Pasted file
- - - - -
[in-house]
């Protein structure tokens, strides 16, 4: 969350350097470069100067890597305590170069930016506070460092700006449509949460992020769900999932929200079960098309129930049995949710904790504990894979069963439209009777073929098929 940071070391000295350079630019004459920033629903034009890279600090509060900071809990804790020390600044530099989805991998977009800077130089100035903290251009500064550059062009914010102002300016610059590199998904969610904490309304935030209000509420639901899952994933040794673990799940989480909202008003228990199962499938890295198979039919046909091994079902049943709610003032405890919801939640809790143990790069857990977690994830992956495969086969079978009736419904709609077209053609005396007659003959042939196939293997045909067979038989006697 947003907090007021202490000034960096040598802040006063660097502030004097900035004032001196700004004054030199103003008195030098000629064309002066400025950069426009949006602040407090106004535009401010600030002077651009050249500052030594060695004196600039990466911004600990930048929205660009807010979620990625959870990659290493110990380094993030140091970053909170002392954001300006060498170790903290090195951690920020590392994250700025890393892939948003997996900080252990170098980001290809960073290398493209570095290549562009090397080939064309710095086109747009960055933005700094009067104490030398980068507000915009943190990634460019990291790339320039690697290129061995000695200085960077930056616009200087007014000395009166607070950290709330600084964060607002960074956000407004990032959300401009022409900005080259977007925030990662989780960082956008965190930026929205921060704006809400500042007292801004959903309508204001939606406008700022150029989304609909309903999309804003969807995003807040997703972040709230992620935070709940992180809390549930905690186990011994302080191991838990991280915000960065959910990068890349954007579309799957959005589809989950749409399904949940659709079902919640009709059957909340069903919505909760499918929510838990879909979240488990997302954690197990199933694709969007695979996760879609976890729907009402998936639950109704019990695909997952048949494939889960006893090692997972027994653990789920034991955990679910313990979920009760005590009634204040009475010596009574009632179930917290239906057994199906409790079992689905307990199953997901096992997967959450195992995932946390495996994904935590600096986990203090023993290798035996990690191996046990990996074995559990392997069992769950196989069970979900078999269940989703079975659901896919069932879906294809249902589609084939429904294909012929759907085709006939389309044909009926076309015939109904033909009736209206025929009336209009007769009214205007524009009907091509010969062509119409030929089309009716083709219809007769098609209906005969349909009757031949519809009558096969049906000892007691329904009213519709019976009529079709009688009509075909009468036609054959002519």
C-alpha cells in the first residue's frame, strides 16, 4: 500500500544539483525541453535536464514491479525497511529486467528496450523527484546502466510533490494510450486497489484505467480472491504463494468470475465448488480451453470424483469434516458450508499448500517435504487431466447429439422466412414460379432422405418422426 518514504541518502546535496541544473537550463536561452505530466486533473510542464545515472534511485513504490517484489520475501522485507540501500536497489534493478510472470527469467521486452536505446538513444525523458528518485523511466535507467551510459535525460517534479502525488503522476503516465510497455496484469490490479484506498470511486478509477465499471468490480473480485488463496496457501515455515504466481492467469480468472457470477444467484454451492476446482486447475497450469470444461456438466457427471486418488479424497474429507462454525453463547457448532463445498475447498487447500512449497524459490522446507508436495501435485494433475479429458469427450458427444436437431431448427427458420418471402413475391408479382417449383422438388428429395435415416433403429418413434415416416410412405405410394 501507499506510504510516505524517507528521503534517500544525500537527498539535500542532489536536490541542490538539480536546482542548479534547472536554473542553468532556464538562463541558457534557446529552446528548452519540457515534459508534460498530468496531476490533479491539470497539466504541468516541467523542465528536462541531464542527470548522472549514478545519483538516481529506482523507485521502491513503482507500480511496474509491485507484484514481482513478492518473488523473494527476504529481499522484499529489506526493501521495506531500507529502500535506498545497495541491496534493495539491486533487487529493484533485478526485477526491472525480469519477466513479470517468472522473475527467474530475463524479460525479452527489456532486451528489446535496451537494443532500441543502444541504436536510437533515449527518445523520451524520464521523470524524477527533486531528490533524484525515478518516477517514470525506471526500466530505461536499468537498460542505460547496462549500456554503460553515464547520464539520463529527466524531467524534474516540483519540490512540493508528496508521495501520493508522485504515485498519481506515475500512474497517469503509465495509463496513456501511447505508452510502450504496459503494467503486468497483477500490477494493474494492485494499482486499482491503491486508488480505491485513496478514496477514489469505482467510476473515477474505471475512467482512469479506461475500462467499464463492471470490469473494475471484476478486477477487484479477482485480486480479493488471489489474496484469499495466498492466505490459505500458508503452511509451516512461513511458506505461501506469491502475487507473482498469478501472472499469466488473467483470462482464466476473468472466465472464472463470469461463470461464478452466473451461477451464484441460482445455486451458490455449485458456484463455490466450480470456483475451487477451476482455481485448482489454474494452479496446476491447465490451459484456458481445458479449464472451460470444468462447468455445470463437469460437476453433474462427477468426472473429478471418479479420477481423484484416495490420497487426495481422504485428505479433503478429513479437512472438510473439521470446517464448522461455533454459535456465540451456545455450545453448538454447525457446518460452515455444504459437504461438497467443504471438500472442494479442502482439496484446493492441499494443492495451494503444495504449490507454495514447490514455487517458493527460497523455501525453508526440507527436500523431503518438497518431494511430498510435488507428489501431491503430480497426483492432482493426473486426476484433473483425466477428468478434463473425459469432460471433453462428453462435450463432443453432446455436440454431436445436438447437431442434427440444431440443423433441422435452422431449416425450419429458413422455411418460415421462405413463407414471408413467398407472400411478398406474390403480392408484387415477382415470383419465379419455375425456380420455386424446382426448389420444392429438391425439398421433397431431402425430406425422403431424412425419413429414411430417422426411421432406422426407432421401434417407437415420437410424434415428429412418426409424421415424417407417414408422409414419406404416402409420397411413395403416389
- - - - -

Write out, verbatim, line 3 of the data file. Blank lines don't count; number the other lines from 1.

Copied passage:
C-alpha cells in the first residue's frame, strides 16, 4: 500500500544539483525541453535536464514491479525497511529486467528496450523527484546502466510533490494510450486497489484505467480472491504463494468470475465448488480451453470424483469434516458450508499448500517435504487431466447429439422466412414460379432422405418422426 518514504541518502546535496541544473537550463536561452505530466486533473510542464545515472534511485513504490517484489520475501522485507540501500536497489534493478510472470527469467521486452536505446538513444525523458528518485523511466535507467551510459535525460517534479502525488503522476503516465510497455496484469490490479484506498470511486478509477465499471468490480473480485488463496496457501515455515504466481492467469480468472457470477444467484454451492476446482486447475497450469470444461456438466457427471486418488479424497474429507462454525453463547457448532463445498475447498487447500512449497524459490522446507508436495501435485494433475479429458469427450458427444436437431431448427427458420418471402413475391408479382417449383422438388428429395435415416433403429418413434415416416410412405405410394 501507499506510504510516505524517507528521503534517500544525500537527498539535500542532489536536490541542490538539480536546482542548479534547472536554473542553468532556464538562463541558457534557446529552446528548452519540457515534459508534460498530468496531476490533479491539470497539466504541468516541467523542465528536462541531464542527470548522472549514478545519483538516481529506482523507485521502491513503482507500480511496474509491485507484484514481482513478492518473488523473494527476504529481499522484499529489506526493501521495506531500507529502500535506498545497495541491496534493495539491486533487487529493484533485478526485477526491472525480469519477466513479470517468472522473475527467474530475463524479460525479452527489456532486451528489446535496451537494443532500441543502444541504436536510437533515449527518445523520451524520464521523470524524477527533486531528490533524484525515478518516477517514470525506471526500466530505461536499468537498460542505460547496462549500456554503460553515464547520464539520463529527466524531467524534474516540483519540490512540493508528496508521495501520493508522485504515485498519481506515475500512474497517469503509465495509463496513456501511447505508452510502450504496459503494467503486468497483477500490477494493474494492485494499482486499482491503491486508488480505491485513496478514496477514489469505482467510476473515477474505471475512467482512469479506461475500462467499464463492471470490469473494475471484476478486477477487484479477482485480486480479493488471489489474496484469499495466498492466505490459505500458508503452511509451516512461513511458506505461501506469491502475487507473482498469478501472472499469466488473467483470462482464466476473468472466465472464472463470469461463470461464478452466473451461477451464484441460482445455486451458490455449485458456484463455490466450480470456483475451487477451476482455481485448482489454474494452479496446476491447465490451459484456458481445458479449464472451460470444468462447468455445470463437469460437476453433474462427477468426472473429478471418479479420477481423484484416495490420497487426495481422504485428505479433503478429513479437512472438510473439521470446517464448522461455533454459535456465540451456545455450545453448538454447525457446518460452515455444504459437504461438497467443504471438500472442494479442502482439496484446493492441499494443492495451494503444495504449490507454495514447490514455487517458493527460497523455501525453508526440507527436500523431503518438497518431494511430498510435488507428489501431491503430480497426483492432482493426473486426476484433473483425466477428468478434463473425459469432460471433453462428453462435450463432443453432446455436440454431436445436438447437431442434427440444431440443423433441422435452422431449416425450419429458413422455411418460415421462405413463407414471408413467398407472400411478398406474390403480392408484387415477382415470383419465379419455375425456380420455386424446382426448389420444392429438391425439398421433397431431402425430406425422403431424412425419413429414411430417422426411421432406422426407432421401434417407437415420437410424434415428429412418426409424421415424417407417414408422409414419406404416402409420397411413395403416389